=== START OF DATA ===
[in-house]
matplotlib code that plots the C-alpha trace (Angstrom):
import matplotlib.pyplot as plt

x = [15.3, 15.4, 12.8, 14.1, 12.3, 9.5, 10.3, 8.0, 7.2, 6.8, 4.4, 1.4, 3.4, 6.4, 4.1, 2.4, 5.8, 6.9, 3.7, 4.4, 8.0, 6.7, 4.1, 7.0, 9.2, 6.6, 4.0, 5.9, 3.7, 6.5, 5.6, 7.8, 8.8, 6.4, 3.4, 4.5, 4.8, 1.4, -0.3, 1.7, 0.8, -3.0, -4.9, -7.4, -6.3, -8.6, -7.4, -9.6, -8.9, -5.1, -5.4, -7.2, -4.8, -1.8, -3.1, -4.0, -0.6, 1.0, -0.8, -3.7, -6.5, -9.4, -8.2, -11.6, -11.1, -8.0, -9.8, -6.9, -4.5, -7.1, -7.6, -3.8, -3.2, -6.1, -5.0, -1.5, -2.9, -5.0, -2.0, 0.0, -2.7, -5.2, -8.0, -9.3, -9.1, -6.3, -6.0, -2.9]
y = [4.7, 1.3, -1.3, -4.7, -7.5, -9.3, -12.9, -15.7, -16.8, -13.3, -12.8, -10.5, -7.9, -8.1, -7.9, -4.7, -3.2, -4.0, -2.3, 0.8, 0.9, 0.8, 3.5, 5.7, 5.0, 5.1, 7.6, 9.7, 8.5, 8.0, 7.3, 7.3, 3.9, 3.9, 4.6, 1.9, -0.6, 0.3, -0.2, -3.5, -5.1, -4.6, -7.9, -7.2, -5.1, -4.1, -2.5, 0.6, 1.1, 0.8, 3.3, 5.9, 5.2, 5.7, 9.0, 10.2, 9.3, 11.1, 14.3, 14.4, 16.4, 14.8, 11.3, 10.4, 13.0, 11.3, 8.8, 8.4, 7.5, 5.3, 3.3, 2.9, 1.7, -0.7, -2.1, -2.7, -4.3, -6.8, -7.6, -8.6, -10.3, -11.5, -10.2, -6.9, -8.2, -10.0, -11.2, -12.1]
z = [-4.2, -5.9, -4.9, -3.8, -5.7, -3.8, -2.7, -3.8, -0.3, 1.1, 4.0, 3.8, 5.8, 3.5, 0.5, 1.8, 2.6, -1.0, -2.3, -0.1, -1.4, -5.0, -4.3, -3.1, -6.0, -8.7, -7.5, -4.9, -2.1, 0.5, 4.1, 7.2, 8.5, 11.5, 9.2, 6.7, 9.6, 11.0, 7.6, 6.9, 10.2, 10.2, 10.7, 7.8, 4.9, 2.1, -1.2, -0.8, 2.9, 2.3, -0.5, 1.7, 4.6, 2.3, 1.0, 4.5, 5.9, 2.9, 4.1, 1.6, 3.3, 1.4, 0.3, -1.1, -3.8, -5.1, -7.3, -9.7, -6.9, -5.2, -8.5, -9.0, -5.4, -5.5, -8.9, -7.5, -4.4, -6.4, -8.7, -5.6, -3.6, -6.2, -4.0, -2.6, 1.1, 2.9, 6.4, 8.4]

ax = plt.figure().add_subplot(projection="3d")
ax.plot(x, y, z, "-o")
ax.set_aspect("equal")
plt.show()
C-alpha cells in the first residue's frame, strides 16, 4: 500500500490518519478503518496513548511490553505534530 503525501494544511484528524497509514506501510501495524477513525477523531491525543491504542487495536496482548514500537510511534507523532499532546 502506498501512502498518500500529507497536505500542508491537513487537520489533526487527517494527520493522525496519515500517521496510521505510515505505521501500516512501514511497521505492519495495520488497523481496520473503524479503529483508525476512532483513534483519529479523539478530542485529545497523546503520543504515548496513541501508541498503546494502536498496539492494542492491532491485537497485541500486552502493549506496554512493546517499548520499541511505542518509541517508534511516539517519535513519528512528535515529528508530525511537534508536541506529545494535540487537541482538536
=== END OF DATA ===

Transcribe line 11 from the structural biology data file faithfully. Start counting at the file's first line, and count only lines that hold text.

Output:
C-alpha cells in the first residue's frame, strides 16, 4: 500500500490518519478503518496513548511490553505534530 503525501494544511484528524497509514506501510501495524477513525477523531491525543491504542487495536496482548514500537510511534507523532499532546 502506498501512502498518500500529507497536505500542508491537513487537520489533526487527517494527520493522525496519515500517521496510521505510515505505521501500516512501514511497521505492519495495520488497523481496520473503524479503529483508525476512532483513534483519529479523539478530542485529545497523546503520543504515548496513541501508541498503546494502536498496539492494542492491532491485537497485541500486552502493549506496554512493546517499548520499541511505542518509541517508534511516539517519535513519528512528535515529528508530525511537534508536541506529545494535540487537541482538536